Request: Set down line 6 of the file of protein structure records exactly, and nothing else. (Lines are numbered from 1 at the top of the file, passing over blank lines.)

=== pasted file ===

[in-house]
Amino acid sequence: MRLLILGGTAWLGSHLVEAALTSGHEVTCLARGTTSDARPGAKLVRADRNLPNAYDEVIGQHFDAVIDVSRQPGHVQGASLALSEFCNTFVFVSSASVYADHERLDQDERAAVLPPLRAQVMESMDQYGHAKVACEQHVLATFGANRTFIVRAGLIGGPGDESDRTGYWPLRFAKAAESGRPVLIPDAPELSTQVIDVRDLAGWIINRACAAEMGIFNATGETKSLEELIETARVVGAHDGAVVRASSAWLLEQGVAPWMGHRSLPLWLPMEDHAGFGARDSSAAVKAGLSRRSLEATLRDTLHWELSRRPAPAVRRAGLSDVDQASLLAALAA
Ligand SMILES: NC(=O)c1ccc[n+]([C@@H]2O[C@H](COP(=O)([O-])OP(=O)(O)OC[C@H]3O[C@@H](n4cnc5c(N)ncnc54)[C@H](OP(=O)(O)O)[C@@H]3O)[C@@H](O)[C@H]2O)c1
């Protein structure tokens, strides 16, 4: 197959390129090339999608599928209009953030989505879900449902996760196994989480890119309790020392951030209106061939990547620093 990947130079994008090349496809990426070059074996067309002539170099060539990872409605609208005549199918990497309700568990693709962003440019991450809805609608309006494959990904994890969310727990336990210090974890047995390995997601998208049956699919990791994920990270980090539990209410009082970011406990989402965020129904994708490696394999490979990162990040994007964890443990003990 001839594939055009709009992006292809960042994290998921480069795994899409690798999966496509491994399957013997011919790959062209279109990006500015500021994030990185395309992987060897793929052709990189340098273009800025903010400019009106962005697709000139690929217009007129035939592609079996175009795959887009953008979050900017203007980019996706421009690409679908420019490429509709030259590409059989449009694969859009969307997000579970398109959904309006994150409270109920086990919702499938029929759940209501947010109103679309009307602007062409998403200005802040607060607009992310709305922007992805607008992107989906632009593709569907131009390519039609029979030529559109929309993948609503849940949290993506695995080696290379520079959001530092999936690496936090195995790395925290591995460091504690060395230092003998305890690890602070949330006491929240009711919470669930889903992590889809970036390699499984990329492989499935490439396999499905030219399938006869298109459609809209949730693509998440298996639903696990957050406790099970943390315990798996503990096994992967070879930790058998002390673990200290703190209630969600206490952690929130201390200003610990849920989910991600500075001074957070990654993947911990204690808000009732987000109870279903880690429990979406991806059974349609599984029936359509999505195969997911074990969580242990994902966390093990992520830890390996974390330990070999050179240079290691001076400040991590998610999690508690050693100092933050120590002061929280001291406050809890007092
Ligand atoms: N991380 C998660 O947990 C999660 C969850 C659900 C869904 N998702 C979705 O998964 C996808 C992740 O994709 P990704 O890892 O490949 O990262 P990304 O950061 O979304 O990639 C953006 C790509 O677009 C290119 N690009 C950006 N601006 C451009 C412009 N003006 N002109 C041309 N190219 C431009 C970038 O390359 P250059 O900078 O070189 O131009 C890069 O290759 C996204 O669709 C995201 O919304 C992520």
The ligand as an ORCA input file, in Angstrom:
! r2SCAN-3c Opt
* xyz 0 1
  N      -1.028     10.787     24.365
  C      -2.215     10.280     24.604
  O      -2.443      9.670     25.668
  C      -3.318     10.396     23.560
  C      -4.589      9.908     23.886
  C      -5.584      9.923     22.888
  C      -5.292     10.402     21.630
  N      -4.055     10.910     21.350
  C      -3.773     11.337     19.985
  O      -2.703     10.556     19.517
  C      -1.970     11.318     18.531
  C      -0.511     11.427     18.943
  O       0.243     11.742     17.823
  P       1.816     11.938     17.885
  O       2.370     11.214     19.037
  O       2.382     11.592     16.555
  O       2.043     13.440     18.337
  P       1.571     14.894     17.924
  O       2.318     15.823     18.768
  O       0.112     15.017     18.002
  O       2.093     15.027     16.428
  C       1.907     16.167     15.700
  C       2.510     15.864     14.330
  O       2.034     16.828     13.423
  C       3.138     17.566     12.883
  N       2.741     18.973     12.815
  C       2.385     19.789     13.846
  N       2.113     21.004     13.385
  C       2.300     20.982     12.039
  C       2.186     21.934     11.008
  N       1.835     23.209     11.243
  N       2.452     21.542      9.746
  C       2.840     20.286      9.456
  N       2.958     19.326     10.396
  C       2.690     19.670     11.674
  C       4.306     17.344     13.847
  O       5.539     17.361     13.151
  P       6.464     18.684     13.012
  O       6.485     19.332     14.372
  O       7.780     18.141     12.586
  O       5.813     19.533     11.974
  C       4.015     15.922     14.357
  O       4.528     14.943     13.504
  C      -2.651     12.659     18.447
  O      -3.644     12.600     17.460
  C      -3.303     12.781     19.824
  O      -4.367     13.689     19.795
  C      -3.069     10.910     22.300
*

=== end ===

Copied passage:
The ligand as an ORCA input file, in Angstrom: